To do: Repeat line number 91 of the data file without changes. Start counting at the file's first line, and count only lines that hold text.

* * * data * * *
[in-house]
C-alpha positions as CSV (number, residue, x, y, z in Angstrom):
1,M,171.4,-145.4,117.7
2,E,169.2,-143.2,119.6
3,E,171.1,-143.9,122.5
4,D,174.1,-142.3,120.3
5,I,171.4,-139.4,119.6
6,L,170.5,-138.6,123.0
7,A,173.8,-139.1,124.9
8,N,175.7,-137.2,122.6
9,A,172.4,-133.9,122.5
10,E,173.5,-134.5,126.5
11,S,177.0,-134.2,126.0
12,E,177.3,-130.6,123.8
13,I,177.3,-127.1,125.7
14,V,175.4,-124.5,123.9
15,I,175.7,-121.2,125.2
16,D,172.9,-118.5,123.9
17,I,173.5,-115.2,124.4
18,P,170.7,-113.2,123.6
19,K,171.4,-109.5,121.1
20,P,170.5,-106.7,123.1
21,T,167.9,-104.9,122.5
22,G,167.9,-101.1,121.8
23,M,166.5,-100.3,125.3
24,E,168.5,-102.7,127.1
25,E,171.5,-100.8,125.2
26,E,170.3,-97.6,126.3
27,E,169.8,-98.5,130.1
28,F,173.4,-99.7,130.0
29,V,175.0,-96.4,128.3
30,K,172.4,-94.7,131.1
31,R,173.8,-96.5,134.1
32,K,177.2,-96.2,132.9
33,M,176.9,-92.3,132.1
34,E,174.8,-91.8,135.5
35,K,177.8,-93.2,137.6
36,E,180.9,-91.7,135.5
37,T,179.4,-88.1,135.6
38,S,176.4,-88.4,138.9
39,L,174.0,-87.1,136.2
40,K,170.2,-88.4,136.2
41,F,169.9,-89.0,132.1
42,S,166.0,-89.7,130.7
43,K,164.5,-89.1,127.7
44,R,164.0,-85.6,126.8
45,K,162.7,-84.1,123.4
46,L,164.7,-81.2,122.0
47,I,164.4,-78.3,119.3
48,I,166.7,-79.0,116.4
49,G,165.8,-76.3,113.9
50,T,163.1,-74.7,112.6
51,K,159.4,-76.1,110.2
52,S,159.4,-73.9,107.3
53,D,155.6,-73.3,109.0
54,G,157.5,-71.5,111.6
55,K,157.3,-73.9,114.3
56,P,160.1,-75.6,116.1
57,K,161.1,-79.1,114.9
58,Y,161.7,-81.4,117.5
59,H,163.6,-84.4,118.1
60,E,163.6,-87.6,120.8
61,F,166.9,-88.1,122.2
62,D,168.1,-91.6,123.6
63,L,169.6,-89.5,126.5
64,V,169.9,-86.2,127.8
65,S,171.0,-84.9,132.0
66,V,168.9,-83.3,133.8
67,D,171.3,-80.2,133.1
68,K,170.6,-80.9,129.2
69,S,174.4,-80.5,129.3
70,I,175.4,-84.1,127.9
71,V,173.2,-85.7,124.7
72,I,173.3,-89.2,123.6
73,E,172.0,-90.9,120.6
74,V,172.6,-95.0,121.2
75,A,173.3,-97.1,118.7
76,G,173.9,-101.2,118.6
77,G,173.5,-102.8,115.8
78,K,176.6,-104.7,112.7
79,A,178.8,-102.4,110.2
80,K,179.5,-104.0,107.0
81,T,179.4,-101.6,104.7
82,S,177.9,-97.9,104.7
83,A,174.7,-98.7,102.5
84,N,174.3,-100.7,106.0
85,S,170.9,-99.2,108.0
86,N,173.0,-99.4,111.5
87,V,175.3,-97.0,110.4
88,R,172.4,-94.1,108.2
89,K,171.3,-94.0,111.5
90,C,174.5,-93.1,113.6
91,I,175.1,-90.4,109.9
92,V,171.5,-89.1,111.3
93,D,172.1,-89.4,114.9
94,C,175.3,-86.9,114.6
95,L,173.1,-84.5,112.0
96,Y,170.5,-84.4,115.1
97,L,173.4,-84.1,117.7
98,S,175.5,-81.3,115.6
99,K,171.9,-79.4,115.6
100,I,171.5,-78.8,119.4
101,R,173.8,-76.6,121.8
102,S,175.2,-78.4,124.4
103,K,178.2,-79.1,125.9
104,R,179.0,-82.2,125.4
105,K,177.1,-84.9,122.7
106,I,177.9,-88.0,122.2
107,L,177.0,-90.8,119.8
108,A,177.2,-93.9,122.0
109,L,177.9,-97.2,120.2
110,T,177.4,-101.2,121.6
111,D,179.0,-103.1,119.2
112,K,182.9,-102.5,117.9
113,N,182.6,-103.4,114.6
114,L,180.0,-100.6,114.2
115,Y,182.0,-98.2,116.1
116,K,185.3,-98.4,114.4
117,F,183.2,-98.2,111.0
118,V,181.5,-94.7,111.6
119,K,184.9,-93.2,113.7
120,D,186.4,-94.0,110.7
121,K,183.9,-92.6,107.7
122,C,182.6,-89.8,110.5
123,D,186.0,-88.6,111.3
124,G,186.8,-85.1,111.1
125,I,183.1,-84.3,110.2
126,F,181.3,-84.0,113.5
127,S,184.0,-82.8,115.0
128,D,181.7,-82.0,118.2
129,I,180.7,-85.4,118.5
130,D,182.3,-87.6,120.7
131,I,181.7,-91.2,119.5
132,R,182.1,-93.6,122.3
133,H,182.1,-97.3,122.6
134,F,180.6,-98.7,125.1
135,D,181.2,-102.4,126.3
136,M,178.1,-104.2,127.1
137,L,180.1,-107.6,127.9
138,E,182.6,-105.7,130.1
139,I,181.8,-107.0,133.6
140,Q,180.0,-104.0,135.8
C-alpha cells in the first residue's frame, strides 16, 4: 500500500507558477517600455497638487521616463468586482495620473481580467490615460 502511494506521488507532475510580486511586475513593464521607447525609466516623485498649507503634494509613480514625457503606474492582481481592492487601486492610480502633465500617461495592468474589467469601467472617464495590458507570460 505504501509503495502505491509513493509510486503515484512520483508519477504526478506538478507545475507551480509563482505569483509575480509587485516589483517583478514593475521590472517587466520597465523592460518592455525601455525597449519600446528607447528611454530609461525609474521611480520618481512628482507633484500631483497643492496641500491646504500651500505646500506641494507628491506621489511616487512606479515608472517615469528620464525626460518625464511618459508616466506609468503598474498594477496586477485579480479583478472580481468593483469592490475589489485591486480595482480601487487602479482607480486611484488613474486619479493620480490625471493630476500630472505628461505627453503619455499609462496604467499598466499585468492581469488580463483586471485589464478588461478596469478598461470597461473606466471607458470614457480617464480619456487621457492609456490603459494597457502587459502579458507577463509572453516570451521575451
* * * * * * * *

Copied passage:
89,K,171.3,-94.0,111.5